The Value of Cooperation

Frequently there are questions regarding the value of cooperation with law enforcement. In many instances the promised “cooperation credit” may not be defined until after the cooperation sought is obtained and the defendant has resolved the matter. In other instances, the reward for assisting law enforcement may be established prior to that time. One recent criminal stock manipulation case highlights the value cooperation may have in the ultimate resolution of the matter. U.S. v. Herod (D. Conn. Sentencing Feb. 20, 2020).

Jay Herod implemented a scheme to manipulate the shares of Boston based PixarBio Corp. in 2016. In December he engaged in a series of trades that were designed to mimic trading activity in the market. The trades – usually called matched orders – create the appearance of activity in the market for the particular shares of stock. That type of activity can draw the attention of other traders and market participants to the stock. The result is an increase in trading volume and price.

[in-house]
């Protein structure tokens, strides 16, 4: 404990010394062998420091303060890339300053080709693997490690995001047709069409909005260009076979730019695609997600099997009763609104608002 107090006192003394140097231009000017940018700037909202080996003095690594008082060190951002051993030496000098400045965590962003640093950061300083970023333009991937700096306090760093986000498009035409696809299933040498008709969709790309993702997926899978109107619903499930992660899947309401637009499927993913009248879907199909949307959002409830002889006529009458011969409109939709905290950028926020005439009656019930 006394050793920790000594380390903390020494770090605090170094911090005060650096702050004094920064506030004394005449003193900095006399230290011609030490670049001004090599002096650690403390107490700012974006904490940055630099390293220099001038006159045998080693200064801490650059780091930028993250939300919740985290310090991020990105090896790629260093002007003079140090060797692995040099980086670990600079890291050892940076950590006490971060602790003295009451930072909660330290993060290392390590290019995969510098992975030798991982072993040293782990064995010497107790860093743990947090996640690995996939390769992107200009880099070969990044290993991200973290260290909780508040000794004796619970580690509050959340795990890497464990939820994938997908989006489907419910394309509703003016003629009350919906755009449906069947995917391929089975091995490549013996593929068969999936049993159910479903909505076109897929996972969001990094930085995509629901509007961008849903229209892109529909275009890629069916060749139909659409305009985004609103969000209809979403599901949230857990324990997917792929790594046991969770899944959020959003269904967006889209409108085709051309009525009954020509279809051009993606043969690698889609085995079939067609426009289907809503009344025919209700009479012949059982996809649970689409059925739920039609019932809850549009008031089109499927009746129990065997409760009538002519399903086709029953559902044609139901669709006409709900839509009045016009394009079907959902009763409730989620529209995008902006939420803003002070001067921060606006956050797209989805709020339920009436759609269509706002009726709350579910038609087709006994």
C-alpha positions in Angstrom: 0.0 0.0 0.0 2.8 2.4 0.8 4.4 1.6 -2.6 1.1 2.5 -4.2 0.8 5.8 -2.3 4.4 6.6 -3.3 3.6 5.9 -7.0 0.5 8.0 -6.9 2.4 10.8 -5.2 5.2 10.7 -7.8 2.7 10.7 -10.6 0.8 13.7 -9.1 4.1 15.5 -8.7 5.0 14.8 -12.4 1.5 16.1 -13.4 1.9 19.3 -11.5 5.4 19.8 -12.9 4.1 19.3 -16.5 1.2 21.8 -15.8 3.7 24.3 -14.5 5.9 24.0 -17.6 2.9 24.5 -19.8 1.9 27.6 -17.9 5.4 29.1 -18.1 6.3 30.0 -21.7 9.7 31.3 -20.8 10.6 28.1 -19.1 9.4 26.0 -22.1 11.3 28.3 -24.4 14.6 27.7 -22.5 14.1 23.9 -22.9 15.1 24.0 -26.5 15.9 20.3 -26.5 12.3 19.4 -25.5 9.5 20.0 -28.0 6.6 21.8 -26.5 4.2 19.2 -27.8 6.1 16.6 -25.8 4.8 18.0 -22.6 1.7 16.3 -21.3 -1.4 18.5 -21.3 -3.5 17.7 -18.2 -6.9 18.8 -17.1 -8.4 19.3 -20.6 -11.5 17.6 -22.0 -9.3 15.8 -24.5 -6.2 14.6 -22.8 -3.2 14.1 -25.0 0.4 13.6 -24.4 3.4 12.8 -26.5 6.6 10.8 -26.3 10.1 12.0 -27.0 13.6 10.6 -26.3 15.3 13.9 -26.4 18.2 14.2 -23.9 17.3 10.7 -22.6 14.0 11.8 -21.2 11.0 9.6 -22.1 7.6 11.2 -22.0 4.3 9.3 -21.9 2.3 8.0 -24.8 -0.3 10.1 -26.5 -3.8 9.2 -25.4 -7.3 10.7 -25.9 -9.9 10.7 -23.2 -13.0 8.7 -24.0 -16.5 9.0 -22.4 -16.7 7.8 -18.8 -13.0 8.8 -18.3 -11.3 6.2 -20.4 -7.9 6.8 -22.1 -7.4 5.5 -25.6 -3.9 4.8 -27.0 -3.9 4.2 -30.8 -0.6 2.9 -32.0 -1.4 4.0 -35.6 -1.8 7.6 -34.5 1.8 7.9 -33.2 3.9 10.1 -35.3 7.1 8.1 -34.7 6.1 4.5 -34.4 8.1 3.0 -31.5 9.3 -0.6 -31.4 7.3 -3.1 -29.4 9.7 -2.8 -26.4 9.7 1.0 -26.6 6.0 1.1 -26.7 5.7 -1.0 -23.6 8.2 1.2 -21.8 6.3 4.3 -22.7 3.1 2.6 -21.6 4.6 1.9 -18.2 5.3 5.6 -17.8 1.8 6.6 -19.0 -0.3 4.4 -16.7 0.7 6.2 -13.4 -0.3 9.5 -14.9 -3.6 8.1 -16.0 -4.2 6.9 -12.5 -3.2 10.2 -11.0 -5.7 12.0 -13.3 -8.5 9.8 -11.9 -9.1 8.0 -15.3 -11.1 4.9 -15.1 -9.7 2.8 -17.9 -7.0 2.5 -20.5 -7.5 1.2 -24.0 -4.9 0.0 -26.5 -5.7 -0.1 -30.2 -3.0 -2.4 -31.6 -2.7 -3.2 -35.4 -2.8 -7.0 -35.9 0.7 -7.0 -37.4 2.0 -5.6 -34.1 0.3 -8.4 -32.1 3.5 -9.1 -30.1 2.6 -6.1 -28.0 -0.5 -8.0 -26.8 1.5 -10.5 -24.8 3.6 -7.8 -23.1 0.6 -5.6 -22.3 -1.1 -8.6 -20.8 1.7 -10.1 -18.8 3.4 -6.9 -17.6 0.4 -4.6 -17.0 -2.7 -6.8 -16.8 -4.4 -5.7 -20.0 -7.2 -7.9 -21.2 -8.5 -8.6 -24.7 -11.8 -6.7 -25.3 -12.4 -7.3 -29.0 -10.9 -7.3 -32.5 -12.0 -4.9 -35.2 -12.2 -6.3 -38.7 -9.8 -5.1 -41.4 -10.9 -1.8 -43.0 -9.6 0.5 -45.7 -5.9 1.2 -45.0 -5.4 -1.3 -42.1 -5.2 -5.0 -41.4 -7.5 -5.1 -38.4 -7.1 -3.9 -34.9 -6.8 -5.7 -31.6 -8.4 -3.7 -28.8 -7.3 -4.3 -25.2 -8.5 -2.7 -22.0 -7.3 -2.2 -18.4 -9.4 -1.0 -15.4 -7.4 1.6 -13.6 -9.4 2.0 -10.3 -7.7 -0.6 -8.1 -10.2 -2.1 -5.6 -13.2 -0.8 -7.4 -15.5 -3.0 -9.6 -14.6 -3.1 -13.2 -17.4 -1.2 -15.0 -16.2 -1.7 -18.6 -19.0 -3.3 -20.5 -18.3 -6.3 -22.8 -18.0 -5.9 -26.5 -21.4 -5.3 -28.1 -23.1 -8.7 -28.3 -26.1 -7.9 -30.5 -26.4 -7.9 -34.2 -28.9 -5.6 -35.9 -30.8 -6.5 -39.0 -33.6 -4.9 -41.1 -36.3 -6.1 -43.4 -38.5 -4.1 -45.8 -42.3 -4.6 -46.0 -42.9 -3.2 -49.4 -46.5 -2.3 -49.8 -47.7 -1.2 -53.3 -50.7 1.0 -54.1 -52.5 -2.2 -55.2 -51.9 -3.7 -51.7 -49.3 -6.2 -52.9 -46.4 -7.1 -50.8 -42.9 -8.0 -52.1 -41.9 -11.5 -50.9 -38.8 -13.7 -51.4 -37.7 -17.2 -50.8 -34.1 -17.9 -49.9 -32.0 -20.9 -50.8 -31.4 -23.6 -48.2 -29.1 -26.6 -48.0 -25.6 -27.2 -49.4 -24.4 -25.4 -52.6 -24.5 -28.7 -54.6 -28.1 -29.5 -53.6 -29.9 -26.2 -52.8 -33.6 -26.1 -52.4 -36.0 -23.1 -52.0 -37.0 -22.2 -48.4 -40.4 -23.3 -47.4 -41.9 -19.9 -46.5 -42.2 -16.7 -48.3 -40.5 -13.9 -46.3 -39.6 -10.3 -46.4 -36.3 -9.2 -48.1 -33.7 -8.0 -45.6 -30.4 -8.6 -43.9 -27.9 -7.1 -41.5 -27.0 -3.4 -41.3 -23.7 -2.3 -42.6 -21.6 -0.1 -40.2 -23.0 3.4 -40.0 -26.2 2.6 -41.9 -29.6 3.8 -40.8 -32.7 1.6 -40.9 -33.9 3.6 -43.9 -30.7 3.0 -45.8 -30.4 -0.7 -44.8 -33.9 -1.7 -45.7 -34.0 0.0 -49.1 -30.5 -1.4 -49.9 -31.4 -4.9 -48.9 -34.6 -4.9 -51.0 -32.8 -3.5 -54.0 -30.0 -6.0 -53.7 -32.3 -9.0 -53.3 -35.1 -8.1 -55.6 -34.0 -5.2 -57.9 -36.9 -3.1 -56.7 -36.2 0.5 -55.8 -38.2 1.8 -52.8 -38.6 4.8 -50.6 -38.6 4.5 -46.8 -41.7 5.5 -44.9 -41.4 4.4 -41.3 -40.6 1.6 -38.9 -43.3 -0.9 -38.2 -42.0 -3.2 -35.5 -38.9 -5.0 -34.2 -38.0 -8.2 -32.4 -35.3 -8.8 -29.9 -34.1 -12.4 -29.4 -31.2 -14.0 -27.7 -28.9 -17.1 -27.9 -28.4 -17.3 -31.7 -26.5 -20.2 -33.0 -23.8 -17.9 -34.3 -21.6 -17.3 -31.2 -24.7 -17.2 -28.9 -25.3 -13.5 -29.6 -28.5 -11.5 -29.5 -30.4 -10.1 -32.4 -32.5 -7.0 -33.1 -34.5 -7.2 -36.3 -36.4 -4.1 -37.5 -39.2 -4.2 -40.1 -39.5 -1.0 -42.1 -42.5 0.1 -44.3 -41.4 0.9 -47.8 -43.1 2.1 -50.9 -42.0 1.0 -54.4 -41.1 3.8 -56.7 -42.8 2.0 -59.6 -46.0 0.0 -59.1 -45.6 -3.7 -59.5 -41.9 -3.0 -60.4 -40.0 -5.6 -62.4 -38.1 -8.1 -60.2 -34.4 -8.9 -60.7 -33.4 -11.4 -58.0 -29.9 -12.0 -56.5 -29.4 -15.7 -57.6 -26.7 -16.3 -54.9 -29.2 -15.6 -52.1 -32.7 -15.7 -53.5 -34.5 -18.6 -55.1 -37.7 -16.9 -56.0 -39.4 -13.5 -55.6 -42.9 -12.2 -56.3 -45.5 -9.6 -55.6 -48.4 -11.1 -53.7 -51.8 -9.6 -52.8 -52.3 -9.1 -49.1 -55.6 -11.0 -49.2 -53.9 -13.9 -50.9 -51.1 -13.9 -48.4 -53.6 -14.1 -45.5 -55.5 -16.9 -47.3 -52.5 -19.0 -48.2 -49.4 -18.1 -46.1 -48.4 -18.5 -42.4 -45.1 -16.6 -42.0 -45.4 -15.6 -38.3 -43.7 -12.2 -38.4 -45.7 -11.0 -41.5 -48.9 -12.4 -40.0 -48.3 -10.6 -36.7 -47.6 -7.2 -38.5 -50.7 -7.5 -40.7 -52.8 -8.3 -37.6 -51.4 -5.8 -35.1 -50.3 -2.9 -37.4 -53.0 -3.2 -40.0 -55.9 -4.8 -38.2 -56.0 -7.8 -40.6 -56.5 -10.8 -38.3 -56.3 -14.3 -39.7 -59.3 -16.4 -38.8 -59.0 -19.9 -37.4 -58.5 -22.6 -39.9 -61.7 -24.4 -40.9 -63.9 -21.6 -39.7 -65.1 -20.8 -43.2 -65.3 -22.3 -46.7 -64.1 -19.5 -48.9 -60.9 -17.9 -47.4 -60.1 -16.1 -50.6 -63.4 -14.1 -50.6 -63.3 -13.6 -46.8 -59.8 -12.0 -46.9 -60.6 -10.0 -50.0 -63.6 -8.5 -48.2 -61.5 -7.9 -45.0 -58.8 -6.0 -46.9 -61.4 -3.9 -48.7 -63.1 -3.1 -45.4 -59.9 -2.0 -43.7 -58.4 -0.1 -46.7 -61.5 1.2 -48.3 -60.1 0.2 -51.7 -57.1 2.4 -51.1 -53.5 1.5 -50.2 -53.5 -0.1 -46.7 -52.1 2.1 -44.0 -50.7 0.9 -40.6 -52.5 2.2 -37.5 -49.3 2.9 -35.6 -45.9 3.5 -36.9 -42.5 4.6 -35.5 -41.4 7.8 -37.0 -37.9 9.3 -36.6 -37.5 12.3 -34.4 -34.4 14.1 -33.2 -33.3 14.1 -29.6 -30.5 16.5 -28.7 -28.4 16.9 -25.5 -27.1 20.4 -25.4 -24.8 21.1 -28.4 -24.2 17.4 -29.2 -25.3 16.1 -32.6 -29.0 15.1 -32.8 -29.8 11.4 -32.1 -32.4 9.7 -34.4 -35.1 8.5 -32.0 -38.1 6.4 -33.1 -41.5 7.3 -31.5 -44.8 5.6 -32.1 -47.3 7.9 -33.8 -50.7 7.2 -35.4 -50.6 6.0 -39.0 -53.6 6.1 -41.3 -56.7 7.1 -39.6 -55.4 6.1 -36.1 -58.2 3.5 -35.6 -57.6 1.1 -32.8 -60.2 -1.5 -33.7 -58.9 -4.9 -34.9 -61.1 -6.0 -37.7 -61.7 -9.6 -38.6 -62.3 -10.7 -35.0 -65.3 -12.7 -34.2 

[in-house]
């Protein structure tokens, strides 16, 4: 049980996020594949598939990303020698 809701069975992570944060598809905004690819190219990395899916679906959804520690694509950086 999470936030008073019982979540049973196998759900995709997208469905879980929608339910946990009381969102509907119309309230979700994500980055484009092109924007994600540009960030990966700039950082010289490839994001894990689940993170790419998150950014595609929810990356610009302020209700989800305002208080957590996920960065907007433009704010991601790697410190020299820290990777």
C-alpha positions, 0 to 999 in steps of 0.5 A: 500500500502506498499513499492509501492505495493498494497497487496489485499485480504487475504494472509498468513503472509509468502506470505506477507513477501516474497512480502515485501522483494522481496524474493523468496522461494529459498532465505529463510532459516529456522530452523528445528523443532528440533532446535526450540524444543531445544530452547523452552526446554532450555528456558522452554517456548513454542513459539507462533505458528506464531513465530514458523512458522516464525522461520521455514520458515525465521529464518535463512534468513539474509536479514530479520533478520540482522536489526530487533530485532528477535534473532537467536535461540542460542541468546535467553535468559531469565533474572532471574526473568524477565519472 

Mr. Herod also utilized another fraudulent technique designed to push up the price called marking-the-close. This approach is implemented by making a series of small buys and sells in the waning minutes of the trading day prior to the market close. Overall the impact is to typically create artificial market activity which pushes up the price by the time the market closes for the day.

Two years after implementing the scheme the SEC investigated the trading. Mr. Herod made materially false statements to the investigators during the course of their investigation. He also submitted a back-dated document to the Commission staff with the intent of obstructing the inquiry. Mr. Herod was charged, along with the President of PixarBio, with counts that included stock manipulation.

Mr. Herod pleaded guilty to one count of securities fraud and one count of obstruction of an agency proceeding. He then elected to cooperate with the Government. President elected to proceed to trial. He was convicted by a jury.

On February 20, 2020 Mr. Herod was sentenced to serve six months in prison followed by three years of supervised release. He was also directed to pay forfeiture/restitution of $120,000. President was previously sentenced to serve seven years in prison.

Tagged with: , , ,